David Recine

How to Teach Students with Different English Abilities

students with different English abilities
U.S. Department of Agriculture

Early in my ESL career, I dreaded teaching to different levels. But I soon learned how to teach a group of students with with different English abilities. And you can master this tricky teaching skill, too. There are a few approaches you can take.

Teaching ESL to Different Levels: Create Two or Three “Tracks” in Your Classroom

Sometimes your class is clearly dividable into different level groups. There may be an obvious lower ability group or an obvious higher one. Or there could be a clear division between beginner, intermediate and advanced students in your ESL classroom.

In this case, you can divide the students into level-based groups. From there, you can differentiate the in-class work and the homework for each group. When you split your class by ability in this way, class time should be focused on activities rather than lecture. You’ll want to keep any lecturing short and simple in a way that works with all levels. Group work can be more substantial in this type of classroom; group work is much easier to differentiate by levels, compared to lecturing.

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How to Teach a Group of Students With Different English Abilities: The Power of Group and Pair Work

Sometimes you can’t easily divide a class by levels. Often, almost every student seems to have their own weaknesses and strengths. One or two students may be very advanced readers, but have trouble speaking. One outlier student may be an absolute beginner, while another student or two have near-Native fluency.

In this case, group work and pair work can be your secret weapons for unifying a class. For group and pair activities, you can build teams and pairs and assign special team member roles for each student. These roles should allow students to use their strengths while getting much needed practice in their weak areas.

To give one example, imagine you have one student who is good at writing but bad at speaking, and another student who’s a strong speaker but a poor writer. You can strategically pair those students to do an activity that requires both writing and speaking. Each student could take turns being the pair’s designated writer or speaker, so that both students get to do activities they’re comfortable with, while also getting practice in the areas of English where they still need to develop.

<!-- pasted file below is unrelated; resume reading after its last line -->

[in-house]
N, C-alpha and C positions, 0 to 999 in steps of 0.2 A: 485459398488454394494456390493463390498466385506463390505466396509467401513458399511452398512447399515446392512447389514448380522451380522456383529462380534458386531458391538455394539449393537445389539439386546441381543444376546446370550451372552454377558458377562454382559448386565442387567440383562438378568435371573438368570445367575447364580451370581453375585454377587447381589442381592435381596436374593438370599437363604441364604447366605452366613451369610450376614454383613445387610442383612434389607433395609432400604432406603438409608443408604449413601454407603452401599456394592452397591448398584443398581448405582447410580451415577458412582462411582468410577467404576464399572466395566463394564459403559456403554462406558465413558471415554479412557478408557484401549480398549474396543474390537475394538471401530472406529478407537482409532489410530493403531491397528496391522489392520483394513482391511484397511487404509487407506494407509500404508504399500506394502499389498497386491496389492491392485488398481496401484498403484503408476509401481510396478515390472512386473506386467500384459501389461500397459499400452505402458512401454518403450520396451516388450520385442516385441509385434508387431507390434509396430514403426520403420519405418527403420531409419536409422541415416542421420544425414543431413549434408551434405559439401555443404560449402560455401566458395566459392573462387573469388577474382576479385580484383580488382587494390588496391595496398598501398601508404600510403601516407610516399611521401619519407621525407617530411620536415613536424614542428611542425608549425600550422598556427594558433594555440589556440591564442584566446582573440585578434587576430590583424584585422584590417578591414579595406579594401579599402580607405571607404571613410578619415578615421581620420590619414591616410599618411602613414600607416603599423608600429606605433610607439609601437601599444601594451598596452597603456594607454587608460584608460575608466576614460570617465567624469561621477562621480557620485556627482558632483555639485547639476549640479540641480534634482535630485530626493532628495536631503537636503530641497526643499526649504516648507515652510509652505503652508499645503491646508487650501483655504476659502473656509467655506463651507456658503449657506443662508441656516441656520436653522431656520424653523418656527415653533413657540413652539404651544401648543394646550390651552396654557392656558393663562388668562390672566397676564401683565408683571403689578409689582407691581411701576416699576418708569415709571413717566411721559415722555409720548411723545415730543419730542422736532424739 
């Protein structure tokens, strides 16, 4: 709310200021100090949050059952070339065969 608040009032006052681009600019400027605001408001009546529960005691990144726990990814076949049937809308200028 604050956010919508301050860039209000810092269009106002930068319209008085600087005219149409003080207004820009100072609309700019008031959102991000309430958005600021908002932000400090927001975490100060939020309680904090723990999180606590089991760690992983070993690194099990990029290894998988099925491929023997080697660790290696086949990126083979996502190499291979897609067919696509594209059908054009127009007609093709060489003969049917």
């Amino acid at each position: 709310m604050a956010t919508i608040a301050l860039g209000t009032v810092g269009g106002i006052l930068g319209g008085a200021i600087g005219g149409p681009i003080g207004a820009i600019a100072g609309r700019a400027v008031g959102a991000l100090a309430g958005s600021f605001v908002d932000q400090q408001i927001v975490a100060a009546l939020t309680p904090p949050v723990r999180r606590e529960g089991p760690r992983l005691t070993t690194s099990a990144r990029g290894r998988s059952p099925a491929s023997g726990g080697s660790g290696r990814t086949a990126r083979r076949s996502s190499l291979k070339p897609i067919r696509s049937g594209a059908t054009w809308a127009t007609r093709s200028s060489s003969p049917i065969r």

You can take this same approach with team work, making sure every student gets to build on their strengths and work to improve in their trouble areas. But teamwork can also be used to make sure that lower-level English students get in as much practice as possible.

Many ESL group activities require some group members to “present,” saying things in English to the teacher or class, or writing on the board. I’ve found it’s useful to pair beginner level students with advanced students in a team, giving the beginner students the presenter roles. The more advanced students can be put in charge of planning the presentation. That way, the beginner students get some much needed practice in active English use, while the more advanced students are able to support their beginner classmates by sharing their knowledge of English.


  • David Recine

    David is a Test Prep Expert for Magoosh TOEFL and IELTS. Additionally, he’s helped students with TOEIC, PET, FCE, BULATS, Eiken, SAT, ACT, GRE, and GMAT. David has a BS from the University of Wisconsin-Eau Claire and an MA from the University of Wisconsin-River Falls. His work at Magoosh has been cited in many scholarly articles, his Master’s Thesis is featured on the Reading with Pictures website, and he’s presented at the WITESOL (link to PDF) and NAFSA conferences. David has taught K-12 ESL in South Korea as well as undergraduate English and MBA-level business English at American universities. He has also trained English teachers in America, Italy, and Peru. Come join David and the Magoosh team on Youtube, Facebook, and Instagram, or connect with him via LinkedIn!

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